by Robert Wilkinson
Today would have been the 72nd birthday of one of the legends of music, as well as the 63rd birthday of a remarkable Austin producer and musician.
We’ll begin with one of the most beloved lead players in history. Jerome “Jerry” Garcia (August 1, 1942 – August 9, 1995) was the lead guitarist and primary songwriter for the band The Grateful Dead. Masters of psychedelic space boogie music, I and millions of others danced countless hours to their groove which went on and on and on, courtesy of two drummers and enough coke to make sure they could actually play several hours at a time with one or no breaks.
Jerry was a master at folk rock, bluegrass, country rock, jazz, rhythm and blues, and psychedelic rock. When he went sonic, it felt like you were in deepest space tuning into cosmic frequencies. The music of the dead was always an exercise in improv, since regardless of the original melodic structure, the entire band would blast off into unknown realms of sonic frequencies intertwined with a steady beat so that even when they weren’t playing anything that was danceable, we still danced.
Of course, hard-core Deadheads were always jacked to the max, tape recorders on the ready, in full tie-dye regalia. That’s why we have hundreds of thousands of hours of Grateful Dead concerts available to this day. Their marketing department felt it was good to give the music away and make money off the merchandise. It is said this business model is taught in many business schools to this day. And to note, they kept tie-dyed clothes “fashionable,” if that’s what you could call it. Tie Dye Andy most definitely appreciates it!!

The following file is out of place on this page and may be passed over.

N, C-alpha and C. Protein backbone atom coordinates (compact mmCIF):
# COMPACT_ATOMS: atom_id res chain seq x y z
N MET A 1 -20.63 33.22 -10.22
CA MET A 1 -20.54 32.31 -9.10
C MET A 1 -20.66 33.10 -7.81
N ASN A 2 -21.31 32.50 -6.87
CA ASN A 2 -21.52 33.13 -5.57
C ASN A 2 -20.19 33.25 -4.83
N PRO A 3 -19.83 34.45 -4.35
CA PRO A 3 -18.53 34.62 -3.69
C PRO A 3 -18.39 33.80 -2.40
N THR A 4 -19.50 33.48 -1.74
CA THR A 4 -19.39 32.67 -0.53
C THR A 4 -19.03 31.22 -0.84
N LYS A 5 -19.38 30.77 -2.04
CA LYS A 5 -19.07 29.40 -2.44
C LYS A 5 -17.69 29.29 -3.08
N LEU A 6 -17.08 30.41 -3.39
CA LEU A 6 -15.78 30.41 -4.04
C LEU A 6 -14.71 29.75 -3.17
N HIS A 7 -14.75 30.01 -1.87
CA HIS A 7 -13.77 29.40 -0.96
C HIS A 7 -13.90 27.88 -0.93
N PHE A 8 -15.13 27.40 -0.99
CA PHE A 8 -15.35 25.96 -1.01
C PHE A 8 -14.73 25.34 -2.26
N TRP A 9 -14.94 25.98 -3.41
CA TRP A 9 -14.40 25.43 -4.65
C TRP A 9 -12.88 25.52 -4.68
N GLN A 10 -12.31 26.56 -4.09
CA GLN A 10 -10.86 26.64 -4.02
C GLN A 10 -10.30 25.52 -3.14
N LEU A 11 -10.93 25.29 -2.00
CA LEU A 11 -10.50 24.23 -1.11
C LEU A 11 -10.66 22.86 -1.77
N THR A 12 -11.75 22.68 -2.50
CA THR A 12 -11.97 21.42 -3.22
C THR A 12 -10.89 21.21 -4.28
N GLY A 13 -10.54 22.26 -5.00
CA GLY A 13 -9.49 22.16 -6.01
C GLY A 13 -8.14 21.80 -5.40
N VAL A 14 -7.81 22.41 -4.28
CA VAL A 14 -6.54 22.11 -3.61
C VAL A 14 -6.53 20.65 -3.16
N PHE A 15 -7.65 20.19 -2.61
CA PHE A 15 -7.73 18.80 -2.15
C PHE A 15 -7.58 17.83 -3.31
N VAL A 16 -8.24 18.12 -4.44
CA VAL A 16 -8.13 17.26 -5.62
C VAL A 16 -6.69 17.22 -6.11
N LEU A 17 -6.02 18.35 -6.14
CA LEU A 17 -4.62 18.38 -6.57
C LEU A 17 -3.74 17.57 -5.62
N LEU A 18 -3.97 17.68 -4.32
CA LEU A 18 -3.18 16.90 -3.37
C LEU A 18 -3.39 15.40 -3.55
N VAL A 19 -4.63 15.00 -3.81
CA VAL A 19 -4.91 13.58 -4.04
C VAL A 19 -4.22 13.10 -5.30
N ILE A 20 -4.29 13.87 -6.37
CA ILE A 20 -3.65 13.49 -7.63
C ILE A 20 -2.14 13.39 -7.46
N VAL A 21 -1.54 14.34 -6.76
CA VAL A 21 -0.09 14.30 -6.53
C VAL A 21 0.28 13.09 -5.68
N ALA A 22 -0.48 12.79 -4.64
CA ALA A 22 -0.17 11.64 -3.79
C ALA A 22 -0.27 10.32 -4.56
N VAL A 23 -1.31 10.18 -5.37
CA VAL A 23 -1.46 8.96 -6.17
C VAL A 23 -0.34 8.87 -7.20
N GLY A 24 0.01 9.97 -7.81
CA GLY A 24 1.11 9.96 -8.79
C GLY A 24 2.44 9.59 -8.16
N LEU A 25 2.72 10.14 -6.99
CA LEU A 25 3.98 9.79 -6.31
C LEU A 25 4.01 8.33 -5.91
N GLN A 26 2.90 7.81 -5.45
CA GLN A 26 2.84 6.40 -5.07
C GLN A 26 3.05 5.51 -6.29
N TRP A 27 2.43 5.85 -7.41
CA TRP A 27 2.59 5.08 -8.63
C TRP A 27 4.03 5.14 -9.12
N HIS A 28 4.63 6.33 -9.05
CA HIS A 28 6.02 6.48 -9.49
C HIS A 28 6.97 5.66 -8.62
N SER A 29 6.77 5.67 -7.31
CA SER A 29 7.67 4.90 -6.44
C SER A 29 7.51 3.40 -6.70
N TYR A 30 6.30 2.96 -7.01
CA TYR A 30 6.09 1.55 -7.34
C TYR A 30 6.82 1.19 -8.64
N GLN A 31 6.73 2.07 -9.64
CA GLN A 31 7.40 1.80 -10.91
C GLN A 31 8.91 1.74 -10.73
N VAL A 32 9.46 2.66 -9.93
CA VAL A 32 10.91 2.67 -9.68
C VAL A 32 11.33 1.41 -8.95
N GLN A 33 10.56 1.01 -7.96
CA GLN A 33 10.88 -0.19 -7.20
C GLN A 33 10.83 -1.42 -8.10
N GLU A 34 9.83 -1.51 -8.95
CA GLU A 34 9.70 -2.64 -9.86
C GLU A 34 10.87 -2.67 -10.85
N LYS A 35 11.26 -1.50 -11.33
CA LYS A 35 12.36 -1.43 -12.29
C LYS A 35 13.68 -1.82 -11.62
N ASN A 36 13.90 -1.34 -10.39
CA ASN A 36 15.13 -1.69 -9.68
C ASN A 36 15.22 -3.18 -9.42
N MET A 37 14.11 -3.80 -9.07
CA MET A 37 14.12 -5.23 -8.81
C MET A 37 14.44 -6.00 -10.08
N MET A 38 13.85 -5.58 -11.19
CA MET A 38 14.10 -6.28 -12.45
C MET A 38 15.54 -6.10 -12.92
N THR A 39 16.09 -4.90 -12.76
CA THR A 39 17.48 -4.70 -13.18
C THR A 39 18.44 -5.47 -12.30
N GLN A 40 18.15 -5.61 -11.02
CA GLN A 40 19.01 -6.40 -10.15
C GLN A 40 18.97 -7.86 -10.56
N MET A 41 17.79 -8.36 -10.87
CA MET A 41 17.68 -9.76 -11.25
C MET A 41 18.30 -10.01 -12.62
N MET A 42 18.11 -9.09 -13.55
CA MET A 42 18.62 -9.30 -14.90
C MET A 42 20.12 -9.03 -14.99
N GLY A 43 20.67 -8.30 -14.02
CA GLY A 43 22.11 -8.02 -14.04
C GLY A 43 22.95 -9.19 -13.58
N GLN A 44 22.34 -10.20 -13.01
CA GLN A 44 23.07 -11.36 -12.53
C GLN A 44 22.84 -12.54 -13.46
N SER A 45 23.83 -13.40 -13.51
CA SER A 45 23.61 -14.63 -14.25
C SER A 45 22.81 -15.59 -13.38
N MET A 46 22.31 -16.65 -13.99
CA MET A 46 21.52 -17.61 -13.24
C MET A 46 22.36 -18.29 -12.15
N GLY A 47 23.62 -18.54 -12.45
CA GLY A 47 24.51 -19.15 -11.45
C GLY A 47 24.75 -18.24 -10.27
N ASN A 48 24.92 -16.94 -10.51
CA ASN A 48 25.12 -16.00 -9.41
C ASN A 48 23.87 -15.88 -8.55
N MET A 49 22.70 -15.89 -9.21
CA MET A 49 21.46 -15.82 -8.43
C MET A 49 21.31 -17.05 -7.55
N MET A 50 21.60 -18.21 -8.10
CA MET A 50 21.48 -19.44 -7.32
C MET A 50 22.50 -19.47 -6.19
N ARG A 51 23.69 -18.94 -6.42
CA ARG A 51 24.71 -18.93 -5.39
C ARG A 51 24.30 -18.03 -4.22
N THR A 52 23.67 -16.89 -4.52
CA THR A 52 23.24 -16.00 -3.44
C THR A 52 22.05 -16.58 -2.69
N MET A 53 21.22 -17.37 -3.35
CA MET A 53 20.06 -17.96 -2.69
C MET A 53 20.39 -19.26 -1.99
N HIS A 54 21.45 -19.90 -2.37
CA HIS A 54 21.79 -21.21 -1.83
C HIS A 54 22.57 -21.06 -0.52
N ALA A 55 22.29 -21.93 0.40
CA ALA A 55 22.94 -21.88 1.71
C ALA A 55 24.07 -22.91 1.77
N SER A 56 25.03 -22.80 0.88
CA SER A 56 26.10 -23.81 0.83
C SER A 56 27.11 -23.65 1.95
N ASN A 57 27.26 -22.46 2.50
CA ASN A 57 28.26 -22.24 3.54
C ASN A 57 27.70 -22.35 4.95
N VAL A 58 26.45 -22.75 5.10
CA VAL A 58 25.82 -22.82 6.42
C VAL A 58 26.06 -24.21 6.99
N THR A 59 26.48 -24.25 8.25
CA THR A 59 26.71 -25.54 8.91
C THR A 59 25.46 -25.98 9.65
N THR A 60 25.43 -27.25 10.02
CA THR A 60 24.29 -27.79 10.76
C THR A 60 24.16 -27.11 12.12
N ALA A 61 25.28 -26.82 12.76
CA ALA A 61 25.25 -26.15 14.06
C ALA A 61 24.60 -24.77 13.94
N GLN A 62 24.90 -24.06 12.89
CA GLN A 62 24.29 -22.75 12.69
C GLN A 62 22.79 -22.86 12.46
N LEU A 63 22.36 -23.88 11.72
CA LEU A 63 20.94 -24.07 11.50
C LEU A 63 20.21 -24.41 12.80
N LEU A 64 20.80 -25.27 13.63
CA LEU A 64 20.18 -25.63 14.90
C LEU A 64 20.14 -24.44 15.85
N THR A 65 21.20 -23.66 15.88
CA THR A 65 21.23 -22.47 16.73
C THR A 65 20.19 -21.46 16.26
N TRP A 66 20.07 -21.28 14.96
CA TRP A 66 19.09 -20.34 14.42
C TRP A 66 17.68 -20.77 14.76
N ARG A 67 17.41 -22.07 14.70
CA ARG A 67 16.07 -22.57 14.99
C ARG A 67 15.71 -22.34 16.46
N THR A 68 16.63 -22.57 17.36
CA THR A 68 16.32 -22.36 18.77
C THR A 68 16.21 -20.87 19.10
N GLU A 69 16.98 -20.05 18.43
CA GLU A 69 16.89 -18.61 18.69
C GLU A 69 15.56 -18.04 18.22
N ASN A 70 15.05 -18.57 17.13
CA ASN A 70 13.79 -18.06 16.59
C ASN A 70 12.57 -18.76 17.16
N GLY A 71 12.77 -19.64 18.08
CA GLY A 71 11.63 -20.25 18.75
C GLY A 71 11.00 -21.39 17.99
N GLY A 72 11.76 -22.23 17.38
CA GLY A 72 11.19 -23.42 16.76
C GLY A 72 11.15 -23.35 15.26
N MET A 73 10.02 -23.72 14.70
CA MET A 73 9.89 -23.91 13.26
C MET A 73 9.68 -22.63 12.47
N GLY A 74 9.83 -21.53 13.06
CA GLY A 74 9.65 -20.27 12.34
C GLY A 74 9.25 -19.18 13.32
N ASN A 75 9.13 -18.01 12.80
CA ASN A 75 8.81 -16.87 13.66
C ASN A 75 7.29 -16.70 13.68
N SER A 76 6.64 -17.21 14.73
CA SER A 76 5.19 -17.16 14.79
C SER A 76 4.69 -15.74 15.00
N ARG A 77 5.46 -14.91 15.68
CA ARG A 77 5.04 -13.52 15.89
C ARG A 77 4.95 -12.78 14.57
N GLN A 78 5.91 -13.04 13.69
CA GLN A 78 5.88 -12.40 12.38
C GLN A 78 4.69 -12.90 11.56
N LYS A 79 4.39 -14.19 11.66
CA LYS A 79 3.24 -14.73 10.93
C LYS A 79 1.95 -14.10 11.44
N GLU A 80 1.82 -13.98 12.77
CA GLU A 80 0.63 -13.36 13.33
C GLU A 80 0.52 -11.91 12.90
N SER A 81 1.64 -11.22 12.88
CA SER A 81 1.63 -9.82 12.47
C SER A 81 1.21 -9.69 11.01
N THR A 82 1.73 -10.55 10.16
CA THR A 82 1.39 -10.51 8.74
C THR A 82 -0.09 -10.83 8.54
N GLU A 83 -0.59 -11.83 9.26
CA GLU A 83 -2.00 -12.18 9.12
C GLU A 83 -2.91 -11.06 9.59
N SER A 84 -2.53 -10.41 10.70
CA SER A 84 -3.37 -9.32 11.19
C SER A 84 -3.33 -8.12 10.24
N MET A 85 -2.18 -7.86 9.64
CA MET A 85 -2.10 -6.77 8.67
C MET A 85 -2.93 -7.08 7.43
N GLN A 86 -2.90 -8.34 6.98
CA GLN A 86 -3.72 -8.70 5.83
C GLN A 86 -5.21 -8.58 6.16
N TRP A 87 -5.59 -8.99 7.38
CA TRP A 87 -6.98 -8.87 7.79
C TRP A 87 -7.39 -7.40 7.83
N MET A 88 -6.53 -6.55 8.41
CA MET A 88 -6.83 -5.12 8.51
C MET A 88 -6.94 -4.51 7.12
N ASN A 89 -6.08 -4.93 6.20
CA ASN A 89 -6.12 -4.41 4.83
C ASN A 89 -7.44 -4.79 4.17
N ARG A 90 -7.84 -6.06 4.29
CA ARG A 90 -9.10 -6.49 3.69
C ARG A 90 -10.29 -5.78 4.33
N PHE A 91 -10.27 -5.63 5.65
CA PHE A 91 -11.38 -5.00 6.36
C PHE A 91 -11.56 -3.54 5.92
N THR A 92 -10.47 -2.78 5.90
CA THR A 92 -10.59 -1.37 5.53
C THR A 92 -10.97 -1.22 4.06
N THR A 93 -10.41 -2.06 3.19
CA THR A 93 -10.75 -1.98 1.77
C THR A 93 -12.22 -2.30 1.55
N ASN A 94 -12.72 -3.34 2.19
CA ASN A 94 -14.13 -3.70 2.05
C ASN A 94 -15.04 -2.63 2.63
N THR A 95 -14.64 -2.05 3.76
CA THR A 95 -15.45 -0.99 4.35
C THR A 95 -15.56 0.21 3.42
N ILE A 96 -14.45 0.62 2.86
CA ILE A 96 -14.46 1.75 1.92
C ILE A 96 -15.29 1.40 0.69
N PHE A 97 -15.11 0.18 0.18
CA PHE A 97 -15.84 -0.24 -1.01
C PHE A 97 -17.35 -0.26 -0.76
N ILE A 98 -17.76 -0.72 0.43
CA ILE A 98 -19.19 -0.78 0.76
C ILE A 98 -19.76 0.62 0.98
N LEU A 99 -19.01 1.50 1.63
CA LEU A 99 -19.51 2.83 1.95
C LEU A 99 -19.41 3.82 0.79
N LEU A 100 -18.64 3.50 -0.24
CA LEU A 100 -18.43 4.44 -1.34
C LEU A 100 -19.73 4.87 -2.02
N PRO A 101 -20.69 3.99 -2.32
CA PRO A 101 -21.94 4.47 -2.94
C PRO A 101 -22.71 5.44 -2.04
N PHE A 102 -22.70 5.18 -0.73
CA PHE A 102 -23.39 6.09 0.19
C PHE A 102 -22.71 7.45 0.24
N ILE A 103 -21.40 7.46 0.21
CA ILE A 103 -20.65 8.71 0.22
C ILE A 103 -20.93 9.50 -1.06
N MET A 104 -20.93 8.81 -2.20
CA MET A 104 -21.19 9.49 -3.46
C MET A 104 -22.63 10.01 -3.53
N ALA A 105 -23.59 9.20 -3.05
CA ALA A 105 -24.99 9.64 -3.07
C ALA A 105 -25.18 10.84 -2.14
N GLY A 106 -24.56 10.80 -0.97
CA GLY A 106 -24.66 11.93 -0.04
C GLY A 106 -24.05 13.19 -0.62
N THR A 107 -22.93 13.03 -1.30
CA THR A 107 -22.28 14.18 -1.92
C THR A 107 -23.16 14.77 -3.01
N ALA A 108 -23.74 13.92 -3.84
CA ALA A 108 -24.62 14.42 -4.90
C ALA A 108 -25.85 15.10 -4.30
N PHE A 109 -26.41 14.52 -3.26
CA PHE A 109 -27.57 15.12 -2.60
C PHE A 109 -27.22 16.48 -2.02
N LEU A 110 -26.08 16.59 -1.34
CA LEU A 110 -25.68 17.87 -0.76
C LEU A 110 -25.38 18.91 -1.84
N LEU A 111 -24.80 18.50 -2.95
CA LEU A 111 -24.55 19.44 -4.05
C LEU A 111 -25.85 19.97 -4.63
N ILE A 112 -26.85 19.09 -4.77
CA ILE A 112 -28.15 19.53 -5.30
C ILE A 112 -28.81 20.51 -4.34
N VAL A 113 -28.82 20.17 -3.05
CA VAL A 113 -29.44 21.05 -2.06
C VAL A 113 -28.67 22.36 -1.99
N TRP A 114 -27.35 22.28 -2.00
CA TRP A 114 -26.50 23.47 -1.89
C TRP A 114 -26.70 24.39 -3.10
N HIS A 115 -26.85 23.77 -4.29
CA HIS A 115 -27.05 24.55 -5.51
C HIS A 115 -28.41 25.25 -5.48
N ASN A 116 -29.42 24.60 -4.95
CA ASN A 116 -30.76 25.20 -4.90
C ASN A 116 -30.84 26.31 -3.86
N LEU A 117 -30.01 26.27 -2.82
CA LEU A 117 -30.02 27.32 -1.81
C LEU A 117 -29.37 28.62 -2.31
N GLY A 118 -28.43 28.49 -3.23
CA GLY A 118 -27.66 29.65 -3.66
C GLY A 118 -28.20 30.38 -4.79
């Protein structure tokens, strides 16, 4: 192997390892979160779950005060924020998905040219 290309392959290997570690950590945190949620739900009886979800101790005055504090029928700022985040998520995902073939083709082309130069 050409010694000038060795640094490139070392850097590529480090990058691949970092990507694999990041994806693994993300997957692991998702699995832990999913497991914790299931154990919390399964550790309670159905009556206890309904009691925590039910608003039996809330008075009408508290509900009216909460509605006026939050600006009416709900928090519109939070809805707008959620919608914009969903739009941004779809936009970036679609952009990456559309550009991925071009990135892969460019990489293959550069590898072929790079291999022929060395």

I was somewhat of a Deadhead back beginning in the early 70s, not as rabid as some but definitely and totally in the groove, and even got to hang backstage and with the band in their trailer in the early 80s. I saw them many times, and there were shows where they played for 4 hours and then another hour after the hall cut the electricity and turned on the lights! Even got thrown out of one show in 1973 by the cops because I wouldn't stop dancing, and afterwards I found out thousands more began to dance when they saw me thrown out and it shut the show down! Everyone adjourned to the Armadillo World Headquarters and had an all night party!
Rather than try to describe the joy of the music of the Grateful Dead, I’ll just post some great live concerts I found on the web. They really did make some very happy music that sets feet to dancing!! I found enough concerts between 1966 and 1994 that you should have a grateful time enjoying how the set list evolved over the years.
Here’s a live recording set to stills made at the Avalon in San Francisco in May 1966! 1 hour 7 minutes of the early Grateful Dead! The Grateful Dead at the Avalon 1966 (audio only)
Here’s a live recording set to stills made at the Fillmore in San Francisco in July 1966! 1 hour 41 minutes of the early Grateful Dead! The Grateful Dead at the Fillmore 1966 (audio only)
From March 1968, here’s another early live audio-only performance from the Carousel Ballroom in SF. It’s an hour and 23 of pure gold!
Here's another early live audio-only performance from the Fillmore West in February 1969, when PigPen was still singing! Here’s an entire 2 hour show of The Grateful Dead at the Fillmore East, 1969.